On the basis of these criteria, 44 healthy subjects (27 males and 17 females) were included in the study. Informed consent was obtained from all the patients according to the Helsinki declaration.

Blood pressure and vascular risk factors

All patients were submitted to blood pressure evaluation with at least three measurements performed in standard conditions, on two different occasions. For each patient, the mean of these measurements was used in the subsequent assessments.

Blood pressure was measured by the auscultatory method, with the patient sitting upright and the arm held in the horizontal position, using a random zero sphygmomanometer. The diagnosis of hypertension was made in patients with an established history of hypertension, or who were treated with anti-hypertensive drugs or had systolic values [is greater than] 165 mmHg and/or diastolic values [is greater than] 95 mmHg on sphygmomanometric measurements. On the basis of these criteria the original sample was subdivided in two groups: (i) normotensive group, 27 patients (61.3%), 18 males (66.6%) and nine females (33.3%), mean age 77.3 [+ or -] 5.5 years; (ii) hypertensive group, 17 patients (38.6%), nine males (52.9%) and eight females (47.0%), mean age 75.1 [+ or -] 5.5 years.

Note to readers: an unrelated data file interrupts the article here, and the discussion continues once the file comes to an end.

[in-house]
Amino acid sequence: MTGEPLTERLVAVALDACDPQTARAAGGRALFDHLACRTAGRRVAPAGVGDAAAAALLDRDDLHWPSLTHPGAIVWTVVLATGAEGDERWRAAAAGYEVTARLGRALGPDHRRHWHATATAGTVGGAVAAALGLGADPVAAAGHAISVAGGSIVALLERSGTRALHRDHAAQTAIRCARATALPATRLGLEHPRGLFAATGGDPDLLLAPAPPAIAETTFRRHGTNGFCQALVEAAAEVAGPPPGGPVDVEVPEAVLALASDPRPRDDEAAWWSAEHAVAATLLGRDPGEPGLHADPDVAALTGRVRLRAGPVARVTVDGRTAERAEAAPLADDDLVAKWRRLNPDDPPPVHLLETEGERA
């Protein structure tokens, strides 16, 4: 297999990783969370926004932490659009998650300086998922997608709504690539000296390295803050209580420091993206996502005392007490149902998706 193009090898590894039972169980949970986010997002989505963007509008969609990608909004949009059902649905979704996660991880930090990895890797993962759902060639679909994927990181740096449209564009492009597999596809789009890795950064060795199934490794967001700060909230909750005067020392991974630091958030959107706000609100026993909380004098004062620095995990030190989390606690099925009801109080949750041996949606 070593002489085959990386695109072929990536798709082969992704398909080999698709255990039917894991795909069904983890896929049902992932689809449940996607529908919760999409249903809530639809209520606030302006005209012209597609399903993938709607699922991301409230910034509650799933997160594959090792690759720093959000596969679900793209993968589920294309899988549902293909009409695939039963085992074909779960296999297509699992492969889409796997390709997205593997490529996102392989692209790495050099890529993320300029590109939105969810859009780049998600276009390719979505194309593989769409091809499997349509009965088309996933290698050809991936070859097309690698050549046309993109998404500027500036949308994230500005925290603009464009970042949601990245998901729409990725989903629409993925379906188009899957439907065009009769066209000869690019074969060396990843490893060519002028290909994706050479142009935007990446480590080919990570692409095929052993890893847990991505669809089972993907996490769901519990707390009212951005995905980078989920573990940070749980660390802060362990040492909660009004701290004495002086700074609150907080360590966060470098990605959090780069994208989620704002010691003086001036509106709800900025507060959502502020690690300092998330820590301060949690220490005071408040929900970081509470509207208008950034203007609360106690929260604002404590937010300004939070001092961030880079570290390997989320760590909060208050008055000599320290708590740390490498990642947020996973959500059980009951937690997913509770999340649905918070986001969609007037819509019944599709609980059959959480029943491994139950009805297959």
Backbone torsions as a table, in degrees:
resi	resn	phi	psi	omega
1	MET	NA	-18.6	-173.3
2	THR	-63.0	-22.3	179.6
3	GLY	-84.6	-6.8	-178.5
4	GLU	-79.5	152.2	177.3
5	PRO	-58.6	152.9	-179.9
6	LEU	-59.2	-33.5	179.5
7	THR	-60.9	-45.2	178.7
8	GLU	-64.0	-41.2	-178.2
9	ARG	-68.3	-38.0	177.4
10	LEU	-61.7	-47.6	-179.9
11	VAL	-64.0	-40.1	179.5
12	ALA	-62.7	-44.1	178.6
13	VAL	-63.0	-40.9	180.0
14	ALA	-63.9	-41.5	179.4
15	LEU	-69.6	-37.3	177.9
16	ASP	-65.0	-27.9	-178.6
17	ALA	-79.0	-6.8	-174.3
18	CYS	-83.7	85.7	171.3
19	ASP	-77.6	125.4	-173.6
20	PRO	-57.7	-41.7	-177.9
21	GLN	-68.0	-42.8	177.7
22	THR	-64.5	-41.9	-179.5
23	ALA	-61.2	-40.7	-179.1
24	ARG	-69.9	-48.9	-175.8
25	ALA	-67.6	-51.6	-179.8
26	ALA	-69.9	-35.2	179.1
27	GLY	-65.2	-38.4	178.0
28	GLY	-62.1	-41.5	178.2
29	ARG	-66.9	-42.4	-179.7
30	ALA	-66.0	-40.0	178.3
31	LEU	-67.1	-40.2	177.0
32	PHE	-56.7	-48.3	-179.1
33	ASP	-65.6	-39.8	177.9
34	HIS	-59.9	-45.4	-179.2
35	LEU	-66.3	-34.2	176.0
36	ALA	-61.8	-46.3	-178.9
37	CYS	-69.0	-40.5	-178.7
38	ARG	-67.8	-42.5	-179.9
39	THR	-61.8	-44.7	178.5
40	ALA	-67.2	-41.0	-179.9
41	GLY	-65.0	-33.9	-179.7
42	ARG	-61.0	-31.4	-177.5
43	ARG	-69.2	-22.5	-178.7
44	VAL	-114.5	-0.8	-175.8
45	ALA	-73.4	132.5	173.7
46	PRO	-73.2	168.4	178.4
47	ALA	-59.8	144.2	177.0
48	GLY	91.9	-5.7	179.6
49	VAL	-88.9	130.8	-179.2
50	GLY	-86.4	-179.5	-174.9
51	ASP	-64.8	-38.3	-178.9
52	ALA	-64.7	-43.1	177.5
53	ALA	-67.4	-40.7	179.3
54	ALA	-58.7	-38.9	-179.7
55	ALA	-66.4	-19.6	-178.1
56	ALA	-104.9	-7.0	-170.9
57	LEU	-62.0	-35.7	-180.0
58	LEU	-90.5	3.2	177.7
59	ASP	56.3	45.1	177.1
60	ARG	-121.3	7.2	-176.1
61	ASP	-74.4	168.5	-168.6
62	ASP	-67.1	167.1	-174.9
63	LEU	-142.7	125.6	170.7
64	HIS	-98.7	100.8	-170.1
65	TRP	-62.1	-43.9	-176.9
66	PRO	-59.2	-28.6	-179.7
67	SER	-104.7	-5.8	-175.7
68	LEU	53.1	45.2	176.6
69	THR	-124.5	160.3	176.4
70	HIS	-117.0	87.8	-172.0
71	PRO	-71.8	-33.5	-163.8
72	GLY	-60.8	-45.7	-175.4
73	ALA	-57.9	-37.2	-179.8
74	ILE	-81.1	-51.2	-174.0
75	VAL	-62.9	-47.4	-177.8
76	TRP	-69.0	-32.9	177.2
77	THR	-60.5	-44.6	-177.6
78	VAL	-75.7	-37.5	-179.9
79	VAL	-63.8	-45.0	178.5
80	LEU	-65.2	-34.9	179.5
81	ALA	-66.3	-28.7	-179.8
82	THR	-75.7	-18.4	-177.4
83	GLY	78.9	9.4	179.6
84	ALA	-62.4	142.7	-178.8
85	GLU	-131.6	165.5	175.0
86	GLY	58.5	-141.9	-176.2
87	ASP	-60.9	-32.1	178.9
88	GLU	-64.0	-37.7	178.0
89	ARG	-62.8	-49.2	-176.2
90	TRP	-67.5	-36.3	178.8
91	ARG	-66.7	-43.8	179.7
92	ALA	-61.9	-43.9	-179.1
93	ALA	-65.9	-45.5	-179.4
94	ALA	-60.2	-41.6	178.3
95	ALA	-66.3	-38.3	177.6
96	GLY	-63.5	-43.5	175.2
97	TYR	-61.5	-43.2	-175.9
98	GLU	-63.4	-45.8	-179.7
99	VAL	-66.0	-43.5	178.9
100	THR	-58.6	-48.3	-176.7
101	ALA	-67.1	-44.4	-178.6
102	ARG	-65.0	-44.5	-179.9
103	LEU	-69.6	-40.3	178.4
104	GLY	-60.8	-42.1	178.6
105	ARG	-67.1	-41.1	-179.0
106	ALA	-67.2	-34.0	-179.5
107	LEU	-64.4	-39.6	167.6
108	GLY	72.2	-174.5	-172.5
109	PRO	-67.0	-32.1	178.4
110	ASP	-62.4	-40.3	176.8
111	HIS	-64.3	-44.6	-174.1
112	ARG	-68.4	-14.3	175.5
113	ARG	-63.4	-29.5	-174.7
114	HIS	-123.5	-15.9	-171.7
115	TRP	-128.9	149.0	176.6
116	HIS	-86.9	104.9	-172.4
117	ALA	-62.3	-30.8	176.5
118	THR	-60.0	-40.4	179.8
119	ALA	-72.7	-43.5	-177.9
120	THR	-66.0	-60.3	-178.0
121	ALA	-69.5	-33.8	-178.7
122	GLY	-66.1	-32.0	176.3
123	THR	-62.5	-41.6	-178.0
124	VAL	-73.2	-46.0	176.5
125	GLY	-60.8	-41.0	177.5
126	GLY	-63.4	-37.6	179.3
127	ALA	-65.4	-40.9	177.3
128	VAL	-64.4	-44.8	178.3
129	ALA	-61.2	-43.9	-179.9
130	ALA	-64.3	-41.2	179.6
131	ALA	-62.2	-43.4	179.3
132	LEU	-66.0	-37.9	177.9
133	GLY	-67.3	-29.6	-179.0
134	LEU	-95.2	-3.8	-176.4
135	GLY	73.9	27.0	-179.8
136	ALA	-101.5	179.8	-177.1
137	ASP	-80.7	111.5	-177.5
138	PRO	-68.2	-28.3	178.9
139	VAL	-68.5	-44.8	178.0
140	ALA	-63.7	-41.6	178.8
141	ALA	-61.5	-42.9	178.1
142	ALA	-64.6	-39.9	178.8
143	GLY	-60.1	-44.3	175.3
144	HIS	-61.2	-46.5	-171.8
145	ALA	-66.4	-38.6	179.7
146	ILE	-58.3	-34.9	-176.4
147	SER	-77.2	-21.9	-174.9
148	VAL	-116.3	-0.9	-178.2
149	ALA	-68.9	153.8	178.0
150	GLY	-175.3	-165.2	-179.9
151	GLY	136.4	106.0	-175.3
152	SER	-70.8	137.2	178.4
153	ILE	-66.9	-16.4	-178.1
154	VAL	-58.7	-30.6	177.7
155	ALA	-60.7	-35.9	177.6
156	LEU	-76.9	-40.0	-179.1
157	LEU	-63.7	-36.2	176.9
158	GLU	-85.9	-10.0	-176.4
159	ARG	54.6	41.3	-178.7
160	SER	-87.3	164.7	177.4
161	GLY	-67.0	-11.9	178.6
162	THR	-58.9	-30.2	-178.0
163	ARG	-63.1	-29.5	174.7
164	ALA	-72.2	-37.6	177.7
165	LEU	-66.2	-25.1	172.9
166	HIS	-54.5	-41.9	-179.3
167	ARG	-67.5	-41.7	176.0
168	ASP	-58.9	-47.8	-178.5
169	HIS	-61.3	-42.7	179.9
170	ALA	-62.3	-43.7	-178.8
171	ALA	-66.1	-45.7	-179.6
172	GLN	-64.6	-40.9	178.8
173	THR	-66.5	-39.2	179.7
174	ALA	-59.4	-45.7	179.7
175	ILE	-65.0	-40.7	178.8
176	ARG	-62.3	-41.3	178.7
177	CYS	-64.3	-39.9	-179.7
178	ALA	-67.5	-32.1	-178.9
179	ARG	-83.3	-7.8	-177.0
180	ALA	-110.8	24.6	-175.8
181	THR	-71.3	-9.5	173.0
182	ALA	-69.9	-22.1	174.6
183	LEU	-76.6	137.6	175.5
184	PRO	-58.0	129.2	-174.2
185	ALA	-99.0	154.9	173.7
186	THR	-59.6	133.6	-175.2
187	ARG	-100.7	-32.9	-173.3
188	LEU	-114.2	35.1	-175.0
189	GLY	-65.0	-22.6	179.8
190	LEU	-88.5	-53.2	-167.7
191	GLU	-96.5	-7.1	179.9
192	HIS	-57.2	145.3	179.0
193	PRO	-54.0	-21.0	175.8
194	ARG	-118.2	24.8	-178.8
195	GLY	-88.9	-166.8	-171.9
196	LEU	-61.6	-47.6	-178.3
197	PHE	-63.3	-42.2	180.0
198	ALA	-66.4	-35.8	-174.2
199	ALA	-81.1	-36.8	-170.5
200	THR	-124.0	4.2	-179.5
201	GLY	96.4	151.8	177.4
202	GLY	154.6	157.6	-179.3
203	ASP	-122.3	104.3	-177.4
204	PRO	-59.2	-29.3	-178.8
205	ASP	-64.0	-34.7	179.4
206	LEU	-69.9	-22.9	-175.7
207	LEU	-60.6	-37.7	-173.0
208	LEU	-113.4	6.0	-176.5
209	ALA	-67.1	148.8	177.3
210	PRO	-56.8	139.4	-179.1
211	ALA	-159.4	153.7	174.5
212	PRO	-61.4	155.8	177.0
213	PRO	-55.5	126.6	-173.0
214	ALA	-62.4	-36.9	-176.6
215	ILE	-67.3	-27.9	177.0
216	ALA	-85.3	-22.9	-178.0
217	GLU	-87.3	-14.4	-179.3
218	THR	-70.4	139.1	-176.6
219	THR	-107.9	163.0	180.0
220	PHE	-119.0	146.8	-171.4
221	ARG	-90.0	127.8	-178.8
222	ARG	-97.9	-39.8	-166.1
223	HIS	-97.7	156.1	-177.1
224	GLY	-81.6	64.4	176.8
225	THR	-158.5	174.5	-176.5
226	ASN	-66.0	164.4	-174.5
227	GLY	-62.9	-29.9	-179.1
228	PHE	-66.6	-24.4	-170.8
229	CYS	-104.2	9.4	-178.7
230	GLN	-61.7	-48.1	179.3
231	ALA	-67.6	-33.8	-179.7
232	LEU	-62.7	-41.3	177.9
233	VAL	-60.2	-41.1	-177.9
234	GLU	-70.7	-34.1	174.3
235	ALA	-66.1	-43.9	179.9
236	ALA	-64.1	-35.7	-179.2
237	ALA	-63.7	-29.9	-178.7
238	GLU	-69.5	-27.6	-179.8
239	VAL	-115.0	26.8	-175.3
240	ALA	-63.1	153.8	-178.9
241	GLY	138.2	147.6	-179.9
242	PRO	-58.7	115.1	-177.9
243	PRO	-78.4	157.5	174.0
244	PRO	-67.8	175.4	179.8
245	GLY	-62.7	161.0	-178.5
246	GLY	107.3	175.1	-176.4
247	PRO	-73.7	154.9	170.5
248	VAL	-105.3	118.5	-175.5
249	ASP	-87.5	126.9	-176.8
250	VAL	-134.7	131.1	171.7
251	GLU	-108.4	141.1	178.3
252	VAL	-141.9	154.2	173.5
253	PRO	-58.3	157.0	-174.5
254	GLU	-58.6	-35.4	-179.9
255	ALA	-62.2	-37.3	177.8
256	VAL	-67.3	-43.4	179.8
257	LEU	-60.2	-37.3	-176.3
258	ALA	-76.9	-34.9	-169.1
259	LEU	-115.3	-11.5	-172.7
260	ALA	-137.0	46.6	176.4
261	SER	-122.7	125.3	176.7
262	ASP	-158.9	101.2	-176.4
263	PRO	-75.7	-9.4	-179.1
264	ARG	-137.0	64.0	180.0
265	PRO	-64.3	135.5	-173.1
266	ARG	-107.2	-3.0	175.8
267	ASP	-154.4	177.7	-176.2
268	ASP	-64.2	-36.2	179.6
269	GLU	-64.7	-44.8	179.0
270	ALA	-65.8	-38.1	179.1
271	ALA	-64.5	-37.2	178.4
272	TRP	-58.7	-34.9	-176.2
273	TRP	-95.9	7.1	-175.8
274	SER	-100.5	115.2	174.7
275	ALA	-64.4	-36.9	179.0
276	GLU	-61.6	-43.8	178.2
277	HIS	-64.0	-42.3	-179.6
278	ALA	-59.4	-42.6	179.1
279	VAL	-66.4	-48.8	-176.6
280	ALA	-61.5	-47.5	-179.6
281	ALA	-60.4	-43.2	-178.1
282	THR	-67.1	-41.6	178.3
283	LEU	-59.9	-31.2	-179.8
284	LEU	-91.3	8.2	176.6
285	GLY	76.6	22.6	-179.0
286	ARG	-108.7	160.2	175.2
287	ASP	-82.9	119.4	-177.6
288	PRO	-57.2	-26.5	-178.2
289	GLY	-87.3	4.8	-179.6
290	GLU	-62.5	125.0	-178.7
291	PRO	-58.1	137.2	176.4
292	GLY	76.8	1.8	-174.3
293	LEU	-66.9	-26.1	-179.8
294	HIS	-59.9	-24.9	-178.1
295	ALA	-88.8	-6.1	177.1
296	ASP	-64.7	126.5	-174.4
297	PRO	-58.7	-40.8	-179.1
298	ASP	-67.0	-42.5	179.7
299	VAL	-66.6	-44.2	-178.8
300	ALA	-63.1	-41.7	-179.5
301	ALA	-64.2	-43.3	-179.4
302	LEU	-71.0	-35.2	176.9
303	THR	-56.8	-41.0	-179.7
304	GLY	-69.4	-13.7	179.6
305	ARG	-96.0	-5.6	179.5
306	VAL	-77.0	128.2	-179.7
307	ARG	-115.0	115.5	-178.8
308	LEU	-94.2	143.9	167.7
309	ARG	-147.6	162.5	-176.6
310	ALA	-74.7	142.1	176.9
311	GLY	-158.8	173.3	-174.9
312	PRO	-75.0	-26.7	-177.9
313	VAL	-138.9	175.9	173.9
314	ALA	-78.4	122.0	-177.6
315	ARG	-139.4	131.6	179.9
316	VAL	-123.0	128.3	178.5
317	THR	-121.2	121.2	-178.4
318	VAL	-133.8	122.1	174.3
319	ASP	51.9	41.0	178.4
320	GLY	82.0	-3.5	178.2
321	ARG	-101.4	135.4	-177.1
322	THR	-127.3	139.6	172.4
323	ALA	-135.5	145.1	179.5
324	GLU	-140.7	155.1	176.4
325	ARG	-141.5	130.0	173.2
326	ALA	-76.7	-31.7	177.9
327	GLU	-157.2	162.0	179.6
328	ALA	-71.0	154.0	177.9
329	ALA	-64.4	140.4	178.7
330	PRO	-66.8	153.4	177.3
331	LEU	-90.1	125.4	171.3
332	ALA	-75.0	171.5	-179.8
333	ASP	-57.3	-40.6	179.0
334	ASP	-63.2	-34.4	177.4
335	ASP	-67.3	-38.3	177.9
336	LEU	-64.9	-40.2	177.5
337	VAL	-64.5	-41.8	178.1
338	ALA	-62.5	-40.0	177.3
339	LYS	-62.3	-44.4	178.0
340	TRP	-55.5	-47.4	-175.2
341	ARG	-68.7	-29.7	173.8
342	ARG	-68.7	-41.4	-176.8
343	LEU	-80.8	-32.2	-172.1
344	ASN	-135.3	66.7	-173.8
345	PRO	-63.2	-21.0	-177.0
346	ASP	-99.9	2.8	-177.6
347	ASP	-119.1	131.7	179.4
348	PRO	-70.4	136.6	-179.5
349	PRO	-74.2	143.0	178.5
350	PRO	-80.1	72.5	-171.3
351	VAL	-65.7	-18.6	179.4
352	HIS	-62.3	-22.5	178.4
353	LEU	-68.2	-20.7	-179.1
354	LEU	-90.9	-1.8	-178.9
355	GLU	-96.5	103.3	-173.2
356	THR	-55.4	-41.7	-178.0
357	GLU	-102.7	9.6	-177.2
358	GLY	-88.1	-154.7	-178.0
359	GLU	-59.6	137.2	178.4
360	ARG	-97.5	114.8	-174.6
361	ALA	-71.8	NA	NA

Of these patients, only five had newly diagnosed hypertension, with ranges of systolic and diastolic blood pressure of 180-196 and 85-100 mmHg respectively.